29 July 2019

A solar flare as seen on 29 July 2019.
Figure 36: A solar flare as seen on 29 July 2019.
Recently I received a M42 to 2" adapter for the blocking filter of my Lunt. This adapter allows to include a barlow in the optical path. On 29 July 2019 I tested it for the first time using a TeleVue 4x PowterMate and ZWO ASI174MM. A movie of 10,000 frames was shot in 40 seconds, processed in AutoStakkert using sharpening and finally enhanced, colourised and sharpened in PSP. In the lower left corner the Earth is shown at scale.


9 May 2019

The sun as imaged on 9 May 2019. It seems sun spot season started again.
Figure 37: The sun as imaged on 9 May 2019. It seems sun spot season started again.
Ever since InFINNity Deck became operational the sun was quite boring, only occasionally showing some activity. That changed a few weeks ago and now it starts to be interesting again as can be seen in this image. The large sun spot at the right is number 2741.


19 March 2019

A better picture of the sun, taken on 19 March 2019, with a turbo-prop plane flying past.
Figure 38: A better picture of the sun, taken on 19 March 2019, with a turbo-prop plane flying past.
In March 2019 I experimented with the Lunt to improved the quality of the images taken through the Lunt. From another Dutch amateur astronomer I learned to improve my processing. Although the Sun is still quite dull, having something in the foreground makes the image much more attractive. Just above the cockpit a small sunspot can be seen, while above the left wing a protuberance can be spotted.


My first attempt from InFINNity Deck on 9 June 2018

The sun imaged on 9 June 2018 using the Lunt. At nine o'clock a small protuberance can be seen.
Figure 39: The sun imaged on 9 June 2018 using the Lunt. At nine o'clock a small protuberance can be seen.
Currently (2018) the sun's activity is at its lowest point, resulting in a rather dull view with only minor protuberances and an occasional sun spot.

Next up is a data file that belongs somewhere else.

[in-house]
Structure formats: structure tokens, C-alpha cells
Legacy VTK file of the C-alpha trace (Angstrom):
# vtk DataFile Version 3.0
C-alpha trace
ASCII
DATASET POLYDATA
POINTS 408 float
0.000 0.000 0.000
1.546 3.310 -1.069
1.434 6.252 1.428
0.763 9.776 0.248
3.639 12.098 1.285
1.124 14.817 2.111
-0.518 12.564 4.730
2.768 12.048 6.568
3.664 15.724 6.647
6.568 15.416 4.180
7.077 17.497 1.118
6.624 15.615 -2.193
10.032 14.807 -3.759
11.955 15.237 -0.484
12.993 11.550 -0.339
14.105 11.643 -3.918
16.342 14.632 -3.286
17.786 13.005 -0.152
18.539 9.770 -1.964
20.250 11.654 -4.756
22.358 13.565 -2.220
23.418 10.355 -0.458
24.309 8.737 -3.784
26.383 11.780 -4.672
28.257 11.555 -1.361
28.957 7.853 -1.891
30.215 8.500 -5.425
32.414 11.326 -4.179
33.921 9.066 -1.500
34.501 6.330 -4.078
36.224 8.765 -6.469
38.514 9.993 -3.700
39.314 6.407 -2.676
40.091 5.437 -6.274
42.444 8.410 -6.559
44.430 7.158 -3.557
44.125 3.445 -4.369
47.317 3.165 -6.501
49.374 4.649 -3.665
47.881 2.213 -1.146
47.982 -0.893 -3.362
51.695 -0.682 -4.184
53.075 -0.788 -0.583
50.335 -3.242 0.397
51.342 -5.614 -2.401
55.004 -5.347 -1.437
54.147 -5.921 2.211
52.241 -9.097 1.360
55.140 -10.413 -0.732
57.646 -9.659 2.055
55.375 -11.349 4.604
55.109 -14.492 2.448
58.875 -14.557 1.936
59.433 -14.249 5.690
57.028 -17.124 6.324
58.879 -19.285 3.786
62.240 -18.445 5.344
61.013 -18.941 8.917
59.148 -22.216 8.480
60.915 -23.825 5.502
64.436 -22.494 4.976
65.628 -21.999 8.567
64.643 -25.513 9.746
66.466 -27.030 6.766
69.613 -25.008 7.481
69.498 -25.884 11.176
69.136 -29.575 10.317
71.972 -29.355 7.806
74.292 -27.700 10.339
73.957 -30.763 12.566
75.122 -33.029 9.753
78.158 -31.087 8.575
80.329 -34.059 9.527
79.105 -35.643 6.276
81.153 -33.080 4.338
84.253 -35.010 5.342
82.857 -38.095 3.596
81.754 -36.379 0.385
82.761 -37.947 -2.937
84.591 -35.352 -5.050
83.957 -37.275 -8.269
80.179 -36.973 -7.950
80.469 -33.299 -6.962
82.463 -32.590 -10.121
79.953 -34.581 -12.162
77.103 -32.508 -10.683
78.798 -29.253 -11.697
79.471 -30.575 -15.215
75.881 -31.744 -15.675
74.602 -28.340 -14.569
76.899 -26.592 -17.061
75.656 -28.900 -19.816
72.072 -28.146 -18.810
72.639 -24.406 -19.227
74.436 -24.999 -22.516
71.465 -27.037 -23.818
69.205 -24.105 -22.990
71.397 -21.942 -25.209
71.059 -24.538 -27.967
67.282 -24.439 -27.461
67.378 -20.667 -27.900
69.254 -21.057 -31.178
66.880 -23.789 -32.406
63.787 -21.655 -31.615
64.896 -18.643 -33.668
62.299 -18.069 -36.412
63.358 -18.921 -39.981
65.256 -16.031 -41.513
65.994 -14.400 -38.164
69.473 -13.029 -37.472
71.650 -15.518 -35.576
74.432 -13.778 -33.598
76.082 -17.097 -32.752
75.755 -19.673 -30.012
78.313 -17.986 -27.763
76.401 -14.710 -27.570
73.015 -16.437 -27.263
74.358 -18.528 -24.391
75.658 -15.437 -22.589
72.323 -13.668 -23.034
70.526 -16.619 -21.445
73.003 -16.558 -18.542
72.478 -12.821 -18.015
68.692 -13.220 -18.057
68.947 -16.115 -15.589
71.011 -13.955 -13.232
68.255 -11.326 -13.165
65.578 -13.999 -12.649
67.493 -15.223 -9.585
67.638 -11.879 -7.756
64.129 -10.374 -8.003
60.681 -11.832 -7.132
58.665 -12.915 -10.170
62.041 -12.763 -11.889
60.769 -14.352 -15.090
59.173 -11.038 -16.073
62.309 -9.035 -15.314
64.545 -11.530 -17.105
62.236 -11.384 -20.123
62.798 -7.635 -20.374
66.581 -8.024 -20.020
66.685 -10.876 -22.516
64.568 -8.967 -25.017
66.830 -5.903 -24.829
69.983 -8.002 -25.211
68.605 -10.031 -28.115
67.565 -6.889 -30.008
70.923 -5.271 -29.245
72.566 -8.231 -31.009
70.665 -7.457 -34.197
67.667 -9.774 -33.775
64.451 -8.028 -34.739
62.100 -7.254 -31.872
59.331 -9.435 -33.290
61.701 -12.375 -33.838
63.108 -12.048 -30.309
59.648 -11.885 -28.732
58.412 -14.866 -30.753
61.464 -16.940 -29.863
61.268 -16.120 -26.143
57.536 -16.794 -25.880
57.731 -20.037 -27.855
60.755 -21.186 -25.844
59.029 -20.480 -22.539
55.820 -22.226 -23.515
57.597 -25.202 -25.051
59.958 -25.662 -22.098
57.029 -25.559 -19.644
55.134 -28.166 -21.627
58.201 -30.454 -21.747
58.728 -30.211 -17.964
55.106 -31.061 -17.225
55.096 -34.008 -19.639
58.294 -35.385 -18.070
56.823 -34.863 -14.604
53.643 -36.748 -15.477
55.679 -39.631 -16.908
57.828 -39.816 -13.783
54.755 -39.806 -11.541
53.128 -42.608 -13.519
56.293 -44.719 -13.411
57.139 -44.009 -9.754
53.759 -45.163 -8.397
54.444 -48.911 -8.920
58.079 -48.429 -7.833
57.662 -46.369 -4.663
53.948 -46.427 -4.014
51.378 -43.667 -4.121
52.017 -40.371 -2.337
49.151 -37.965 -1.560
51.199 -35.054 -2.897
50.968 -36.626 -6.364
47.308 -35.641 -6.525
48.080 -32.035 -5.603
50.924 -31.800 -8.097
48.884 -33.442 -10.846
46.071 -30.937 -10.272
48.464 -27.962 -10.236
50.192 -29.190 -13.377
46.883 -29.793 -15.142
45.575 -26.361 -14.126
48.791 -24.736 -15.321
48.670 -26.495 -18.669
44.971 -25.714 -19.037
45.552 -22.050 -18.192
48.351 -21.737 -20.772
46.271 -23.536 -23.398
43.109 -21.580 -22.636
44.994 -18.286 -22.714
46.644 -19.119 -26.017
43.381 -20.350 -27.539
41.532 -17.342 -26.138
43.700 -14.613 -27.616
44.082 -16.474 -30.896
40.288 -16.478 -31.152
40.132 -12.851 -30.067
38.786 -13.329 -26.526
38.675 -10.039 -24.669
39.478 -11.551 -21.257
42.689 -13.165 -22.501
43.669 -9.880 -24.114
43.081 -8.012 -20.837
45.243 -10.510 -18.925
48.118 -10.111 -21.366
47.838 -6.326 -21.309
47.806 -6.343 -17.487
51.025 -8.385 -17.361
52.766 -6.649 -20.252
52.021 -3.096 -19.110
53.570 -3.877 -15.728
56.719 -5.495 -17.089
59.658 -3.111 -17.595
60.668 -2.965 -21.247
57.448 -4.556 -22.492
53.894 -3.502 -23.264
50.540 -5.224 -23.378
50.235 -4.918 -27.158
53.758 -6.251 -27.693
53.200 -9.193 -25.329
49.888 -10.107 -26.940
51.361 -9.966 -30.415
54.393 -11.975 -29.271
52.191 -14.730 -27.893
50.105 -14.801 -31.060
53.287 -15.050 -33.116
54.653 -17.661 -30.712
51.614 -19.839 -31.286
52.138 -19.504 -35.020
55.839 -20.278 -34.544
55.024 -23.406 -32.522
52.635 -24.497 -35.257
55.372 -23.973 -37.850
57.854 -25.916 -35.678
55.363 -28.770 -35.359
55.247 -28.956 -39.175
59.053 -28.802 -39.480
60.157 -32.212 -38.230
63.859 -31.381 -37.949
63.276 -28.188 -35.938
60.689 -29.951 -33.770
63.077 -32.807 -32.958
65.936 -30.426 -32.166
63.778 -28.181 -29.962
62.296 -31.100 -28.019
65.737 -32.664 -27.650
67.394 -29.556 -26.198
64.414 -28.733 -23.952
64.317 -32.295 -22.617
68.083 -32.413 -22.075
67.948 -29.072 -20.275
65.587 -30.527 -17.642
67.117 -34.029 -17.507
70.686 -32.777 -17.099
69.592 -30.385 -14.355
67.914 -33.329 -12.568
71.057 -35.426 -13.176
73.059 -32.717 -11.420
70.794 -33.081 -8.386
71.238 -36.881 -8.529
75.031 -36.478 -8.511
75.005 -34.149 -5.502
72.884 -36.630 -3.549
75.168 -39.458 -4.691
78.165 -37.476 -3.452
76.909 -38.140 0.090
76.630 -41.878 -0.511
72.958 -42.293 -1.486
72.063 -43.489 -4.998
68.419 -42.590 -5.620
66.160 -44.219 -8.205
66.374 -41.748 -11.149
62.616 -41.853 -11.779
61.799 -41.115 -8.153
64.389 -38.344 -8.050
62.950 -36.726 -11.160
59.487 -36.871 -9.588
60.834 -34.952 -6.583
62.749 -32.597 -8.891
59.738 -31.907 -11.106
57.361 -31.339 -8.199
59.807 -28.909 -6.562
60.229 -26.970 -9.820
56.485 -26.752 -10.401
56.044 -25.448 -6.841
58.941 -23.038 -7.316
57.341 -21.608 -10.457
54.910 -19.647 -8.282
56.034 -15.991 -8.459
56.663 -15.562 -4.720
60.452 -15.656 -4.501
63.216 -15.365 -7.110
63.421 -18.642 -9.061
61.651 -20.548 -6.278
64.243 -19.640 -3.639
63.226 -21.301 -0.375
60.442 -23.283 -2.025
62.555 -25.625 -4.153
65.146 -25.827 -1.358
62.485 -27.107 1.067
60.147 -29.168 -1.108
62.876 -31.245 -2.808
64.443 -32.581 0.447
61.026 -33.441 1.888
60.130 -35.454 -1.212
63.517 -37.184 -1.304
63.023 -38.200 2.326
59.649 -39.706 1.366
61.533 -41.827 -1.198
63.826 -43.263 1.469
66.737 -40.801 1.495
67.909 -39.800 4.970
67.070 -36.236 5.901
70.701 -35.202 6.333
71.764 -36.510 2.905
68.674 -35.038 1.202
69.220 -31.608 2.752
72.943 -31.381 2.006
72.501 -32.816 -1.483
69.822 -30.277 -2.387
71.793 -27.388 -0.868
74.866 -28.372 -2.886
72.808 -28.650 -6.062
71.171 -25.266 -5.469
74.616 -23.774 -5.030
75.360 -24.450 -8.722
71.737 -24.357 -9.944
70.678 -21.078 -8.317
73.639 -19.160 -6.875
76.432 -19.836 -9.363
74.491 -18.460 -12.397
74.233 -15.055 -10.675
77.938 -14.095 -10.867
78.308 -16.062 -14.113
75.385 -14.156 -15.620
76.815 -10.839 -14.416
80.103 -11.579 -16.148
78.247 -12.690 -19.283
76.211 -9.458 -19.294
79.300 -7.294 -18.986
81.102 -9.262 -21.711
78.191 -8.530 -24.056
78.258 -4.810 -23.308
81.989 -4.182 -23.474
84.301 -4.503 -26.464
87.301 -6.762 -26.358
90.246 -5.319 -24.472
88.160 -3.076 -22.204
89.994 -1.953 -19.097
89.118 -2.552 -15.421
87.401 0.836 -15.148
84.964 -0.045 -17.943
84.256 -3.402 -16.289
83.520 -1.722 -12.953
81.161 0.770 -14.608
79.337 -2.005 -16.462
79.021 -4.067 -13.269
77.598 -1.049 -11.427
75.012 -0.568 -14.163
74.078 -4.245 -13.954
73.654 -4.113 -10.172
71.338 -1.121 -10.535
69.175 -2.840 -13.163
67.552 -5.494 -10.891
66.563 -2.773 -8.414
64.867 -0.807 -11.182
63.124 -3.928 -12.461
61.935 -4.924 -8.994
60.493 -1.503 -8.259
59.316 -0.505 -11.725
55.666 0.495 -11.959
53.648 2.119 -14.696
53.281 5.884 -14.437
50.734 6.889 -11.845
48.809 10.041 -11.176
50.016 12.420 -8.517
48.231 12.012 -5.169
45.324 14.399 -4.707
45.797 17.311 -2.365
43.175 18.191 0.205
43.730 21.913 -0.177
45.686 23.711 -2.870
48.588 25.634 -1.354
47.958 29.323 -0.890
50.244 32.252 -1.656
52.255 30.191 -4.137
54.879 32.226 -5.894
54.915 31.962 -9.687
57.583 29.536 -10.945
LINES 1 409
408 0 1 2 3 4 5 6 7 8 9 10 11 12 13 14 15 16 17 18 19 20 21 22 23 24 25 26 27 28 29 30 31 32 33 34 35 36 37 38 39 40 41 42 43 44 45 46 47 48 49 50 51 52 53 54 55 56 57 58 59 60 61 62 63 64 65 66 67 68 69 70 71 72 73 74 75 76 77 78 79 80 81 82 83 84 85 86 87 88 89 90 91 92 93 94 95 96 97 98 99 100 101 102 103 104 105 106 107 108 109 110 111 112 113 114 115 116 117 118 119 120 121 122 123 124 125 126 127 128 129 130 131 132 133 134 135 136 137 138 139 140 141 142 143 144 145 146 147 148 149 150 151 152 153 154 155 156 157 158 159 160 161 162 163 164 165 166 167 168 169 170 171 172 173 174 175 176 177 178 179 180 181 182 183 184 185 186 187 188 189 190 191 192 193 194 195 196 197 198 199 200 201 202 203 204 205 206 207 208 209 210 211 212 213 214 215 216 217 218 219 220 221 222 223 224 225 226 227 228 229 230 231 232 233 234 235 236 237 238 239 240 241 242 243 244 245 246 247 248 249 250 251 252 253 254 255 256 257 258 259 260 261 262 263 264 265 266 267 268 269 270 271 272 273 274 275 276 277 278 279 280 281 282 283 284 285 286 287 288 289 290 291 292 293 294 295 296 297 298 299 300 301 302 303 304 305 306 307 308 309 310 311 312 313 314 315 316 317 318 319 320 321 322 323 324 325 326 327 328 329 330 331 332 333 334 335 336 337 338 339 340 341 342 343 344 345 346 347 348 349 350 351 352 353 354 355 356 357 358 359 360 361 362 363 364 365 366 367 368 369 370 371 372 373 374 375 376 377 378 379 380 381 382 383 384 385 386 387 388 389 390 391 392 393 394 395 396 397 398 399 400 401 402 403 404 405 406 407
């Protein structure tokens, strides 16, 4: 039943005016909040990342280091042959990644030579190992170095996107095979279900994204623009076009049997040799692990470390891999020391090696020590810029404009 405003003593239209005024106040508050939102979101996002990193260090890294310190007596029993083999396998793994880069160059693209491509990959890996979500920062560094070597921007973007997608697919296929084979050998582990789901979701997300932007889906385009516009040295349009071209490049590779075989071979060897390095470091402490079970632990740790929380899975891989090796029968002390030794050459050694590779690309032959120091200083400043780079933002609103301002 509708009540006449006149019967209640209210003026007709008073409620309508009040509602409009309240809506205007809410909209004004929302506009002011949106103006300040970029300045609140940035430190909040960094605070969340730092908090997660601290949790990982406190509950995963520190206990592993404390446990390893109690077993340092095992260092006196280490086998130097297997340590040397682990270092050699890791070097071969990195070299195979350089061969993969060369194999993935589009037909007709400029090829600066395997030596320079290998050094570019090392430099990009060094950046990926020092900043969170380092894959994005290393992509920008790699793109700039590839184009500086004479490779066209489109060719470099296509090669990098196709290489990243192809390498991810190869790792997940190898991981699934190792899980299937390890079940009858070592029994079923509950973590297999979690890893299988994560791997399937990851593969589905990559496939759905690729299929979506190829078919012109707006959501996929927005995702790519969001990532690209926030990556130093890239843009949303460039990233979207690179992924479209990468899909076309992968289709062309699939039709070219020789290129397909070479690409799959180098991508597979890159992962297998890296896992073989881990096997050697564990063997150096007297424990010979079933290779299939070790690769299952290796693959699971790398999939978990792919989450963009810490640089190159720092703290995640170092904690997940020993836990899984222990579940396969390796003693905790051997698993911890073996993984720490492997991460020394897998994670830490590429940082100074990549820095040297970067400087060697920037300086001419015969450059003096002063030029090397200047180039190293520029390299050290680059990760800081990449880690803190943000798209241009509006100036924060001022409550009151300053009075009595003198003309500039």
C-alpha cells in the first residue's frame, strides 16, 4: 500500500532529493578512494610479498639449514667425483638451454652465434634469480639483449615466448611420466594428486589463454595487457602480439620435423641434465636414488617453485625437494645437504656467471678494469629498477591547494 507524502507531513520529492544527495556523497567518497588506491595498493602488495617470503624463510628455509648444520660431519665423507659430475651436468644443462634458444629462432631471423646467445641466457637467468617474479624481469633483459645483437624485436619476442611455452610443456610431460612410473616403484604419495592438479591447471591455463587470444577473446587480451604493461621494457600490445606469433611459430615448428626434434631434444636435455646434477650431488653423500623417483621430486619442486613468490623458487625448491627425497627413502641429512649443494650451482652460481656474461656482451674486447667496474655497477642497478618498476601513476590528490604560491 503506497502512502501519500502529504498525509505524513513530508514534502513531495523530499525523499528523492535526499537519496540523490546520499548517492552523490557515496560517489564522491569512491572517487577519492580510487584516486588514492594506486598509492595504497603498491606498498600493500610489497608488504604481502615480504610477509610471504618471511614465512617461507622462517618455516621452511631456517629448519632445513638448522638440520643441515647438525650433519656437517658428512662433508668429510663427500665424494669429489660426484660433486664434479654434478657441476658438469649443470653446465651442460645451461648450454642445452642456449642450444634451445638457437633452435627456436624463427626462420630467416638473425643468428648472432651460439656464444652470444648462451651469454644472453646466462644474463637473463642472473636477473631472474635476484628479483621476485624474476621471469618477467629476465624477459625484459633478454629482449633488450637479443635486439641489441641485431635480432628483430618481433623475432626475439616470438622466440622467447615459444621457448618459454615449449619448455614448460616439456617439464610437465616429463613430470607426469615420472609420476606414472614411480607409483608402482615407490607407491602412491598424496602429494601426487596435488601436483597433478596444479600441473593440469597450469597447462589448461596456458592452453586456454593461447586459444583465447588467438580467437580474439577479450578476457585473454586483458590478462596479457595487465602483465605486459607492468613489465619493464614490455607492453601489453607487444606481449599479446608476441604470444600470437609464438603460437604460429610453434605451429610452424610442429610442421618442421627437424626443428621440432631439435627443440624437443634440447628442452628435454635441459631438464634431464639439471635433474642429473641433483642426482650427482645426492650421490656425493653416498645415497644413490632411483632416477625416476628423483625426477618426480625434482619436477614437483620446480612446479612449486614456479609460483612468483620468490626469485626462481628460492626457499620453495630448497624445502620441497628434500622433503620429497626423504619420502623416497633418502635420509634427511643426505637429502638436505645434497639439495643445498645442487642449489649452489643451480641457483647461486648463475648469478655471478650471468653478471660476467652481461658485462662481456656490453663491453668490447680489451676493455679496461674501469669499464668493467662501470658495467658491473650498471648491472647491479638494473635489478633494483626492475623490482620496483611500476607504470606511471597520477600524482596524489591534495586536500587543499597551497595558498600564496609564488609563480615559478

figure 39 was my first attempt to image the sun and was a rather mediocre attempt. As can be seen in the following images my skills gradually improved.


Solar images before 2018

Until the construction of InFINNity Deck I had no astronomical telescopes of my own. Before that time I used geodetic instruments like the 1969 Wild T2E or 1937 Wild T3 (astronomic) to look at celestial objects. In addition I borrowed a Celestron C5 telescope in 2015 from the Alkmaarse Weer- en Sterrenkundige Vereniging Metius.


Partial solar eclipse 20 March 2015

The partial solar eclipse of 20 March 2015 as imaged through a C5.
Figure 40: The partial solar eclipse of 20 March 2015 as imaged through a C5.
On 20 March 2015 a partial solar eclipse could be seen from the Netherlands, although "seen" has to be taken with a grain of salt as most of the day the Netherlands was covered with thick cloud. I was lucky to have some moments where the cloud cover became thinner and the Sun could be spotted with the naked eye. Adjacent image is one of six taken that day. Imaging was done afocal using a standard hand-held compact camera behind the Celestron C5 using the clouds as the only filter.


The partial solar eclipse of 20 March 2015 as imaged directly around 09:30UTC.
Figure 41: The partial solar eclipse of 20 March 2015 as imaged directly around 09:30UTC.
Using that same camera I took this image, clearly showing the lousy sky-conditions of that day.
The eclipse started at around 08:30UTC, maximum occurred at around 09:37UTC with a coverage of about 82%, while it ended at around 10:48UTC.


Venus-transit on 8 June 2004

The Venus-transit of 8 June 2004.
Figure 42: The Venus-transit of 8 June 2004.
On 8 June 2004 the first of two Venus-transits of the 21st century took place. At the time I had no telescope, but used a 1969 Wild T2E to project the Sun on a piece of blank paper while sitting indoors. In adjacent image the transit as imaged around 7am UTC is shown. Being an instrument with an erect view, and therefore projecting an inverted image, south is shown upwards.
Slightly off-centred the deliberately defocused horizontal and vertical cross-hairs can still be faintly seen.


The theodolite set-up used to image the 2004 transit of Venus.
Figure 43: The theodolite set-up used to image the 2004 transit of Venus.
Adjacent image shows how I captured the 2004 transit of Venus using the 1969 Wild T2E. A page of a local newspaper served well as a shade around the theodolite's telescope. An A4-size sheet of blank paper was used to catch the Sun's image.
Eight years later, on 6 June 2012, the second Venus-transit of the 21st century occurred, but was hardly visible in the Netherlands, partially because of its early time of day (22:04UTC on 5 June until 4:55UTC on 6 June) and partially due to heavy cloudcover.


If you have any questions and/or remarks please let me know.